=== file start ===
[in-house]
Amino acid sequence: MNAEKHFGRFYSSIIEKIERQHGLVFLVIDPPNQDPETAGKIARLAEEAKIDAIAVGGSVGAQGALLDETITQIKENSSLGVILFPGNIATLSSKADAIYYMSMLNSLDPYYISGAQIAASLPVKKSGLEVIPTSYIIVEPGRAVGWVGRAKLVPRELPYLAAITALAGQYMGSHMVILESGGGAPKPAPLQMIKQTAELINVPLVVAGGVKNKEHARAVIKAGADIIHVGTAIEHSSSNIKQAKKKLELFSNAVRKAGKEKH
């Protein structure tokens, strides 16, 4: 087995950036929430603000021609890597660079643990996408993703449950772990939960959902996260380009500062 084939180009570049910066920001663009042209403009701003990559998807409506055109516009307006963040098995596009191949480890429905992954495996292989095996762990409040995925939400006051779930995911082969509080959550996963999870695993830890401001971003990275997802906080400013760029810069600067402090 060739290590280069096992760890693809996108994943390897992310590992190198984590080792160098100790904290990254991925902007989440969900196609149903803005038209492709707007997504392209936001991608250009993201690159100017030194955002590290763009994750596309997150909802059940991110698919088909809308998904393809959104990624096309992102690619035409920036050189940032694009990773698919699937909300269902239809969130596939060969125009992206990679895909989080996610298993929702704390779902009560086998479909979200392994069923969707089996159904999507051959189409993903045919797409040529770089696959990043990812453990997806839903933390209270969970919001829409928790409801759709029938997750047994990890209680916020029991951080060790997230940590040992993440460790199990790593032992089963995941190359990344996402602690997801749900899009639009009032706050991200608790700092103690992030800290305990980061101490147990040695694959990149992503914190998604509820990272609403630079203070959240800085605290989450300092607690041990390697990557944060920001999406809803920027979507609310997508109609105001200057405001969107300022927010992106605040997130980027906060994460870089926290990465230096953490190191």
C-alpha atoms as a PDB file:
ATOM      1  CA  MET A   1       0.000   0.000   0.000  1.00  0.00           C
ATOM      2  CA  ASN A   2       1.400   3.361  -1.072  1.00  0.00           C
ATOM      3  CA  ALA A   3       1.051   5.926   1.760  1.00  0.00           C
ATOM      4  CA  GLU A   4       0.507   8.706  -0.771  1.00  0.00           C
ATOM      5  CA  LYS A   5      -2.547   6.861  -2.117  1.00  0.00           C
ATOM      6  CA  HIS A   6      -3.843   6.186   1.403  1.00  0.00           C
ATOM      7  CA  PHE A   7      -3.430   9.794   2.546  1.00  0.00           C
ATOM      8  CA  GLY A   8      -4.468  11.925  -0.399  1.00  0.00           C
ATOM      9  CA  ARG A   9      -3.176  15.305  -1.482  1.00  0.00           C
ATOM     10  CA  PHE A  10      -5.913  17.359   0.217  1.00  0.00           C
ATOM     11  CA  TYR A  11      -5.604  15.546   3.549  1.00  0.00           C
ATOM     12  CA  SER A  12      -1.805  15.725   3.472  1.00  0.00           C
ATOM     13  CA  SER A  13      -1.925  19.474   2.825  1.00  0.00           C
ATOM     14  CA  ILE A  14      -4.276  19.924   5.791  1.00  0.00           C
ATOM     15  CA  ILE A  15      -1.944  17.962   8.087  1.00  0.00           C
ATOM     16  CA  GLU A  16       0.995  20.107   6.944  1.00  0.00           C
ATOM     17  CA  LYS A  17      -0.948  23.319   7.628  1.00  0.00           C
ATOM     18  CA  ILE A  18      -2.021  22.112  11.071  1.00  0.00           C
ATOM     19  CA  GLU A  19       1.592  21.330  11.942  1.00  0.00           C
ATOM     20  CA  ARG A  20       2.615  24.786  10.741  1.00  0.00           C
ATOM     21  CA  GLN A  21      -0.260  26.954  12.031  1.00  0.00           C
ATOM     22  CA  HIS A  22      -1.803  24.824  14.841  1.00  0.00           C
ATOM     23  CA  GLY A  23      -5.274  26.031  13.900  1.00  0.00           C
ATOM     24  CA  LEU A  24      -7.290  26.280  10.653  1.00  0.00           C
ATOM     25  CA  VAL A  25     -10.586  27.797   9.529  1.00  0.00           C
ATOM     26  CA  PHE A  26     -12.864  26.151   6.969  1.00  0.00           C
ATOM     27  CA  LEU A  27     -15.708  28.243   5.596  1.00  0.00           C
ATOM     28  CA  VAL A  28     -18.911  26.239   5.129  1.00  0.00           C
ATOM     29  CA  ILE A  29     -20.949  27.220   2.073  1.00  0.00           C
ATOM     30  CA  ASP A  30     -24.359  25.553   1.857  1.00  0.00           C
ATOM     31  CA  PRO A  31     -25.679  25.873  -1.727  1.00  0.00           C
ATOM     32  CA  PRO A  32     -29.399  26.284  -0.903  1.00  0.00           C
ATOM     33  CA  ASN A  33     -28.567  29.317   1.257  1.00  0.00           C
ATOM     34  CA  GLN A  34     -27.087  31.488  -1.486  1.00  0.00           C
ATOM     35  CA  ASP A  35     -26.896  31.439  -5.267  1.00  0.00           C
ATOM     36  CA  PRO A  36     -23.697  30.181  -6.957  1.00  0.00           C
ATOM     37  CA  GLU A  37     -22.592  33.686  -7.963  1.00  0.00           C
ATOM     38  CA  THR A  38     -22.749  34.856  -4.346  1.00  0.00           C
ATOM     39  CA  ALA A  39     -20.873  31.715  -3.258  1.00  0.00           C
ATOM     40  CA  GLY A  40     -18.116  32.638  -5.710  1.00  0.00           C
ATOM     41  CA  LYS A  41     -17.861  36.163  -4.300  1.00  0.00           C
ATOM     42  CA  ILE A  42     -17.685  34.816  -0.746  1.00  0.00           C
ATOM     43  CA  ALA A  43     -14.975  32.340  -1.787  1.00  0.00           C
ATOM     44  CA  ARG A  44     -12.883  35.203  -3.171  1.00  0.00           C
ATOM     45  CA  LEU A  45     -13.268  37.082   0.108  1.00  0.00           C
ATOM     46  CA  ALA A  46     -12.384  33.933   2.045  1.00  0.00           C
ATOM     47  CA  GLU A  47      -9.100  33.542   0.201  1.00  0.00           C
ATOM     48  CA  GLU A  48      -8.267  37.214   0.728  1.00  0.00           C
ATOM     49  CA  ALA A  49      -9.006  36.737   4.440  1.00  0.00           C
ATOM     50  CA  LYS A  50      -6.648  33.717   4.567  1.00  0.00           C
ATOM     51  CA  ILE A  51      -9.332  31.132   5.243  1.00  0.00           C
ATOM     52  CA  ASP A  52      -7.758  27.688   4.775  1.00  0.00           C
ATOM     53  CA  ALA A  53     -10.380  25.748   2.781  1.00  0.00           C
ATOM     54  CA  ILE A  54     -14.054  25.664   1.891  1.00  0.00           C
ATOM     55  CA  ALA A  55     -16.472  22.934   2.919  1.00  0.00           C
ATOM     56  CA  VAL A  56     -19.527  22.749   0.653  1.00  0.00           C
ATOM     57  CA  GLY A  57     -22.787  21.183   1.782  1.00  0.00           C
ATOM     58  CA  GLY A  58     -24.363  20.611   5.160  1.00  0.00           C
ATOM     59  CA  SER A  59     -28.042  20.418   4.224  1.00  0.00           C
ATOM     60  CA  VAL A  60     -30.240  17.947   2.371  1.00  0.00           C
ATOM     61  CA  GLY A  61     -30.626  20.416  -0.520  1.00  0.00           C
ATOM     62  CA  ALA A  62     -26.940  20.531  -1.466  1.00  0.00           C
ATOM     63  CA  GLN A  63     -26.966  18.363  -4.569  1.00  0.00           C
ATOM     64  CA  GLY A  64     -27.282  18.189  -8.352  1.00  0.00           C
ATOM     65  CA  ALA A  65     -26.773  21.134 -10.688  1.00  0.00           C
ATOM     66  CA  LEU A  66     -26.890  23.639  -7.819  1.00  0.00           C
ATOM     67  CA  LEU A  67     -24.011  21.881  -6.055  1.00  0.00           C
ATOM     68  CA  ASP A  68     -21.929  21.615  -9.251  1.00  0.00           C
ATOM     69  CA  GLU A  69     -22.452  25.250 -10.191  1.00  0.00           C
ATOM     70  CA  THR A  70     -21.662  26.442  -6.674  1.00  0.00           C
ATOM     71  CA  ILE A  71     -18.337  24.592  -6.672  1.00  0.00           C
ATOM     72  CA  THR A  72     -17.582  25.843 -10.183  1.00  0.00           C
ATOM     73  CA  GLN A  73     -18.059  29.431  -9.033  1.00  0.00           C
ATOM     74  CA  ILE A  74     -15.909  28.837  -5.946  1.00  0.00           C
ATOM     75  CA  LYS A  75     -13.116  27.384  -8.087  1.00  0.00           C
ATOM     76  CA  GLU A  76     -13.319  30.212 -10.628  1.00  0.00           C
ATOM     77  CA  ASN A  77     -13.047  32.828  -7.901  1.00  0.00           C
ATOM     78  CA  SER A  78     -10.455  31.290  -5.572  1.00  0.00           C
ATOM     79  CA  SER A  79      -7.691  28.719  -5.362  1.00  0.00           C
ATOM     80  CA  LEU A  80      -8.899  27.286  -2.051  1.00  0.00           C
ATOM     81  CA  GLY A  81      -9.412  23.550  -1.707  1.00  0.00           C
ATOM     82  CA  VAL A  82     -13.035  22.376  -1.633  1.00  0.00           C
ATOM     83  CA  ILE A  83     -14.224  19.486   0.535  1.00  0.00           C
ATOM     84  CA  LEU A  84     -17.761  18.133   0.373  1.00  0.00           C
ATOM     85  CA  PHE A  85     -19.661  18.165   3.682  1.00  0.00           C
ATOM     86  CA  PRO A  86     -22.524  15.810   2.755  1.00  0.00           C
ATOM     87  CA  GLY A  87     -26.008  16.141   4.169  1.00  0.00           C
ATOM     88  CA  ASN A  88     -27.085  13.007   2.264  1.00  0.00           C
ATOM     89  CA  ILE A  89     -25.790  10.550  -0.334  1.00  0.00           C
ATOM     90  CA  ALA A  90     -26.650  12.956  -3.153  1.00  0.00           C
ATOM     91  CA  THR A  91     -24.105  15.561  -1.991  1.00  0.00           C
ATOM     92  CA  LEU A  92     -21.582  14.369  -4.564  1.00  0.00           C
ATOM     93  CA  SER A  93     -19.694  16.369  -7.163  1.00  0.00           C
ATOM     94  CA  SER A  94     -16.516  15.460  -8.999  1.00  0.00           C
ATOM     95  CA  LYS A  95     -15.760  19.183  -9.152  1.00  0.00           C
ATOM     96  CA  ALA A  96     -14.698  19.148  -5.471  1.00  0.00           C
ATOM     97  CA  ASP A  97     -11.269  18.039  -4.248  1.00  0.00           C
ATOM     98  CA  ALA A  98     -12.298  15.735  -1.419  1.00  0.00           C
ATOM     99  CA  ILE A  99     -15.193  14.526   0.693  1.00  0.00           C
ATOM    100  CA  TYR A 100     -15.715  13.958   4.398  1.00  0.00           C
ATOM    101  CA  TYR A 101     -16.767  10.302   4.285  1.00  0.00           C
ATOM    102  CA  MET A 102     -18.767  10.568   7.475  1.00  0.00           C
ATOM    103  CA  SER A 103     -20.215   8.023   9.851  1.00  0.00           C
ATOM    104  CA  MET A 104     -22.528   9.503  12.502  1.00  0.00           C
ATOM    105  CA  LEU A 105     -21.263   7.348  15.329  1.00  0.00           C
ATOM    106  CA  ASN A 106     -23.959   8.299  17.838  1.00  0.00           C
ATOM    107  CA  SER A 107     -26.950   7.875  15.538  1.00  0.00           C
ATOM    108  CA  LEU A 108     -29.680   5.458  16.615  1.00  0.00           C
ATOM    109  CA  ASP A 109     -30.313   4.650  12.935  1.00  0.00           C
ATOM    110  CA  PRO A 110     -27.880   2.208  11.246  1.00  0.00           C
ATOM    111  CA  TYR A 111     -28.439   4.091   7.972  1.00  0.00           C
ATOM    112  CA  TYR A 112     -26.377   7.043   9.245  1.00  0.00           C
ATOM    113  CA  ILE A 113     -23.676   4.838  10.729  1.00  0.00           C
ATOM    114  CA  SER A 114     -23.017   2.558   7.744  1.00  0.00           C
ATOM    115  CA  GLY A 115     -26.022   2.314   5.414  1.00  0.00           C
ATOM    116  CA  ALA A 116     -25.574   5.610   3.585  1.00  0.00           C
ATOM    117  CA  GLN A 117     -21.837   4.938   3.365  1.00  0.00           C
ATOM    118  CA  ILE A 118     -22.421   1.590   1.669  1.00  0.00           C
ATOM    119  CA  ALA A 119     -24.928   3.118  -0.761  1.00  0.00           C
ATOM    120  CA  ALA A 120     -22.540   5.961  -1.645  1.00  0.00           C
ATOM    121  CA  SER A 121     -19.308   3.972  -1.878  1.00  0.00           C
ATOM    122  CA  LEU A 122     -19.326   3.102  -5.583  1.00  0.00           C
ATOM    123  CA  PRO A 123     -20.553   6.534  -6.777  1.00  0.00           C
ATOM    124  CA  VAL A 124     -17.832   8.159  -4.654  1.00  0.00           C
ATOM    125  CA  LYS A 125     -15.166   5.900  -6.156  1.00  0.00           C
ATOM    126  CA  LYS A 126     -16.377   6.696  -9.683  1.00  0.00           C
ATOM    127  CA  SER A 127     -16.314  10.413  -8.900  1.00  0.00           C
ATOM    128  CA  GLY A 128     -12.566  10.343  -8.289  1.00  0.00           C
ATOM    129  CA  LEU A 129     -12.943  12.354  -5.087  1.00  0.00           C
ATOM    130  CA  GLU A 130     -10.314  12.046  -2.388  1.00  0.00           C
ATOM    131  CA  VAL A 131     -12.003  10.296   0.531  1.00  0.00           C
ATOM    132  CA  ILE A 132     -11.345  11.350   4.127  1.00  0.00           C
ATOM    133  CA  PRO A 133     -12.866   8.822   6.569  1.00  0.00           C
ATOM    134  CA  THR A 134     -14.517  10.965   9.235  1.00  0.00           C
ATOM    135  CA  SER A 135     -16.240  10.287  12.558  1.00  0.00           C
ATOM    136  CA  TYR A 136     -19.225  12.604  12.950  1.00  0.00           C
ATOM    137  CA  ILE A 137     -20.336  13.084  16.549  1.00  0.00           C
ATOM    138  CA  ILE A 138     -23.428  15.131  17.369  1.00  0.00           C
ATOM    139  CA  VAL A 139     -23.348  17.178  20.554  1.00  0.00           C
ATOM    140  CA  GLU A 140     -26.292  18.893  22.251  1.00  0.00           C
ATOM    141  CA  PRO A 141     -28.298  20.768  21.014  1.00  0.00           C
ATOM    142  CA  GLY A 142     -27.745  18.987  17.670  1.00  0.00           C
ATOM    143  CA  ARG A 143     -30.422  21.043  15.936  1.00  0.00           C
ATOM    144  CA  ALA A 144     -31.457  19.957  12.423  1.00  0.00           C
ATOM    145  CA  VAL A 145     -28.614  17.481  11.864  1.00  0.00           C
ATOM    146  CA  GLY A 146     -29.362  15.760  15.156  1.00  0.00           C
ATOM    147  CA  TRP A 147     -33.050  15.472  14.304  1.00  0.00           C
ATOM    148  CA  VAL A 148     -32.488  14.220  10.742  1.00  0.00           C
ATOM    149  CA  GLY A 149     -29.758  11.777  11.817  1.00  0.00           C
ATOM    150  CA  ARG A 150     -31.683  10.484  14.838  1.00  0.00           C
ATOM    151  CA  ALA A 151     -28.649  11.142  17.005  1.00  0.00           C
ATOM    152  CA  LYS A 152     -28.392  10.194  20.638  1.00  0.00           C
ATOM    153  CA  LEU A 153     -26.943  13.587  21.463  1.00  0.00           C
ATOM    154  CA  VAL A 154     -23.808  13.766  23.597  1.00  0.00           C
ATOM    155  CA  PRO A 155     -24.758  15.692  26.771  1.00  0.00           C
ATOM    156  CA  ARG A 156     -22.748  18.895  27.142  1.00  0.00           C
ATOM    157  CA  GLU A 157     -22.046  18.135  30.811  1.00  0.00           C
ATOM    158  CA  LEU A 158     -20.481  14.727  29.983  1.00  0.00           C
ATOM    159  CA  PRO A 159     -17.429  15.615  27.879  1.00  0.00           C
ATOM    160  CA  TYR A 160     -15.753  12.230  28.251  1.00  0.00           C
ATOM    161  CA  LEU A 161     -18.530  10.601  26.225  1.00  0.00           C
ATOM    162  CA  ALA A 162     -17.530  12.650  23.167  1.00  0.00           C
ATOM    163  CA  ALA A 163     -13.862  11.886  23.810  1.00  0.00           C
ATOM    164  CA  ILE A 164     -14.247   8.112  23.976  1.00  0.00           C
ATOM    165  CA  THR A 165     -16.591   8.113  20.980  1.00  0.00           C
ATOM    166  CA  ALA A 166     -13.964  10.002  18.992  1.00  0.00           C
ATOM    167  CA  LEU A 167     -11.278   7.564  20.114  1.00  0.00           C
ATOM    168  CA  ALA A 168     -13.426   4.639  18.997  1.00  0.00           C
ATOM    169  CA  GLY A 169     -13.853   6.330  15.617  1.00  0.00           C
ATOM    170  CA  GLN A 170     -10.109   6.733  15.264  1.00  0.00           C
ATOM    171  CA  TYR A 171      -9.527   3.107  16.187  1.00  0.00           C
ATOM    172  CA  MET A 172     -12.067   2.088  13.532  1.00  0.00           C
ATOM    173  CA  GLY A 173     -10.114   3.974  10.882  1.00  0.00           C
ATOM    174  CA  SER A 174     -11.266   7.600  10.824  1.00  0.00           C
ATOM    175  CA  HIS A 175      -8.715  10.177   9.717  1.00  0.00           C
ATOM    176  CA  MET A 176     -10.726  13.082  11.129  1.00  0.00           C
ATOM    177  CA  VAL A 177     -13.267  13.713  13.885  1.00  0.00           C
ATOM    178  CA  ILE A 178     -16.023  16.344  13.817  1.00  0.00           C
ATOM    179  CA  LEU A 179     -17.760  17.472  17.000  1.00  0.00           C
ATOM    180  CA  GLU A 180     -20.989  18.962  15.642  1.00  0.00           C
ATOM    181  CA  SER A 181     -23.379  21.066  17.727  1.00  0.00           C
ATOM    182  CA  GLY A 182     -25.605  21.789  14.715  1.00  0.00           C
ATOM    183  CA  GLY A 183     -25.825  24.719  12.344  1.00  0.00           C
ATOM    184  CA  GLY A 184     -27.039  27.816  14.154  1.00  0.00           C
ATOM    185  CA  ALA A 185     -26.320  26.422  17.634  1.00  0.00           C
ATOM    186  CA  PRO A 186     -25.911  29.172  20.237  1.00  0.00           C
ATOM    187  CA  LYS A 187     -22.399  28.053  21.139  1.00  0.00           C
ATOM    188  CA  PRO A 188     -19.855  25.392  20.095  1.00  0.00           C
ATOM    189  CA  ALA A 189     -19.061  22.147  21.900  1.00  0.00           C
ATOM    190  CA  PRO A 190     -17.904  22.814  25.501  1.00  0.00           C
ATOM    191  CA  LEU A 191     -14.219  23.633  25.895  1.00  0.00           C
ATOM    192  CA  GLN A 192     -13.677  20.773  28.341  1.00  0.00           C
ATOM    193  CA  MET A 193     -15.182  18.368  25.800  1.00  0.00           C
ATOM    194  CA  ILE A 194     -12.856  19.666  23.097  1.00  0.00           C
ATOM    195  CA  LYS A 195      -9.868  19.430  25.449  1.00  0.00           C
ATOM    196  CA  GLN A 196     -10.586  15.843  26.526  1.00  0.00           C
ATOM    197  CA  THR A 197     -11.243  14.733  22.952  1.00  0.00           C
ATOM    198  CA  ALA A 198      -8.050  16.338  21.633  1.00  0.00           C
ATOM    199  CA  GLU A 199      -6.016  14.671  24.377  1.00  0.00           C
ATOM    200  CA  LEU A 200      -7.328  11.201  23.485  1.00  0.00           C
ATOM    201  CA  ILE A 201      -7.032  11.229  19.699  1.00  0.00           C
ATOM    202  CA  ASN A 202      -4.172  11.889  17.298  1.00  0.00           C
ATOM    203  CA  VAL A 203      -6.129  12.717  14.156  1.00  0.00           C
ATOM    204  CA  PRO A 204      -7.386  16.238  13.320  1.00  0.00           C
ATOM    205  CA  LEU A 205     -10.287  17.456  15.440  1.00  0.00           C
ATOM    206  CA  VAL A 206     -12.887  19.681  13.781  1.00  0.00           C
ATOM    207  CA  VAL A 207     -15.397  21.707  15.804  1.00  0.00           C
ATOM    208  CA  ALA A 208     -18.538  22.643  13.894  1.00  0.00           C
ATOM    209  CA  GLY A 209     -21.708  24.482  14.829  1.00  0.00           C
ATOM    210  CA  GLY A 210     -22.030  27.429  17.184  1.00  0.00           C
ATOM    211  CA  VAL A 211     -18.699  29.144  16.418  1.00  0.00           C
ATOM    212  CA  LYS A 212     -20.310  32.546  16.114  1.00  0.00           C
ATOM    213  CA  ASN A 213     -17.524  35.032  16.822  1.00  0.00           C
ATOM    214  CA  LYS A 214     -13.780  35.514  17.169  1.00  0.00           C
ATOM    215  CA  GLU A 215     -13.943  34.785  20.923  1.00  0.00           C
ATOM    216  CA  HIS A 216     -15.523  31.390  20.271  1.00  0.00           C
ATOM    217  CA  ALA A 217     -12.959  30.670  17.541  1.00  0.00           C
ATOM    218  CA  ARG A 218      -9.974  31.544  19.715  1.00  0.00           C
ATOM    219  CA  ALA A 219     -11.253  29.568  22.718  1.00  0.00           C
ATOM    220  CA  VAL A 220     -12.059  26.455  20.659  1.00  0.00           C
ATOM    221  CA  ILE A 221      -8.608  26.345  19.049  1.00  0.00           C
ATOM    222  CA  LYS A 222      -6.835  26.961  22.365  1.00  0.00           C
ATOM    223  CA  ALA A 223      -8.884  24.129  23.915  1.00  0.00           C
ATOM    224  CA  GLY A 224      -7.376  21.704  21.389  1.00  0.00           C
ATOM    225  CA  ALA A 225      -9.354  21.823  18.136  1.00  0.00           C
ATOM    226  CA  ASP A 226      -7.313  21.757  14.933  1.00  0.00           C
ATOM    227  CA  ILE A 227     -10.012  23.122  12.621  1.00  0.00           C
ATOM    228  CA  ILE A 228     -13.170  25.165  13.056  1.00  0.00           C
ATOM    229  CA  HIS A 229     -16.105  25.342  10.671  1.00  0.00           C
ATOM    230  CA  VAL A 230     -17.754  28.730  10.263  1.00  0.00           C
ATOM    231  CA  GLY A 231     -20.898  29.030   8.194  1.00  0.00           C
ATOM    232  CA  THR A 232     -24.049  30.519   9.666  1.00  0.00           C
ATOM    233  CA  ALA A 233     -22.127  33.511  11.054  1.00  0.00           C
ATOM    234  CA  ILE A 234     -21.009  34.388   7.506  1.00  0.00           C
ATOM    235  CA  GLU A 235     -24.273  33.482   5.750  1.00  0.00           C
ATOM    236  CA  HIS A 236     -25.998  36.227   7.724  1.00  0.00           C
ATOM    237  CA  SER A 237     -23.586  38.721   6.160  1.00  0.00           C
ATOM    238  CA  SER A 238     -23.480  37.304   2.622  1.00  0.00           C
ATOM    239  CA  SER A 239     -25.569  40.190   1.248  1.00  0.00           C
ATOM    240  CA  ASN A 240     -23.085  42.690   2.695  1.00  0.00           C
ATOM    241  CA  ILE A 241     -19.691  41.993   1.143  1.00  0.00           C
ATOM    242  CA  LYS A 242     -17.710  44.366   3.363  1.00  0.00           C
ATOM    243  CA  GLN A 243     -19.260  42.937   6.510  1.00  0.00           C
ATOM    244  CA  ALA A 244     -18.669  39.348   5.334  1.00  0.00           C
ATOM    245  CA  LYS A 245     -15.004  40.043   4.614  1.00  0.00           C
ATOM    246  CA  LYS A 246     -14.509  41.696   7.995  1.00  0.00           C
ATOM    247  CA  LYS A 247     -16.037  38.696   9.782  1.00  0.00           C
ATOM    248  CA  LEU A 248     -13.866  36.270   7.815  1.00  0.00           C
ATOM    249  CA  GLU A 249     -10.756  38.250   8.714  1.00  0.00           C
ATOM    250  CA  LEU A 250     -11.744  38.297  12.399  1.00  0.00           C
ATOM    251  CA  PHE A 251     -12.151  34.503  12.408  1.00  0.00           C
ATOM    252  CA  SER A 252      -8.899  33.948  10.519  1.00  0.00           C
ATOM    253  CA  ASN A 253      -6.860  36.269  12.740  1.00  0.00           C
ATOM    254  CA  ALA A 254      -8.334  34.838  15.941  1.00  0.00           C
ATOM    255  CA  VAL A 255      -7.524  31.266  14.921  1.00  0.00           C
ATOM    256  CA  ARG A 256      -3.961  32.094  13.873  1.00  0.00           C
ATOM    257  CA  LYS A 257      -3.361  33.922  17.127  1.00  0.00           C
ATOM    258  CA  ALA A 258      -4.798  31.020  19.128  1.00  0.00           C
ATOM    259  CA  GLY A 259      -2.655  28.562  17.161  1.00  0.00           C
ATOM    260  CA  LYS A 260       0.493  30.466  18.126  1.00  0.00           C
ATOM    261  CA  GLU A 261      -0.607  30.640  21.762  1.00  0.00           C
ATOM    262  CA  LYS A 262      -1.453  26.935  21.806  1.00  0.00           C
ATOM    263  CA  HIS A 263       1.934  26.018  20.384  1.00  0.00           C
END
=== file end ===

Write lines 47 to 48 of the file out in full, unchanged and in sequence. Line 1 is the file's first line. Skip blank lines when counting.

ATOM     43  CA  ALA A  43     -14.975  32.340  -1.787  1.00  0.00           C
ATOM     44  CA  ARG A  44     -12.883  35.203  -3.171  1.00  0.00           C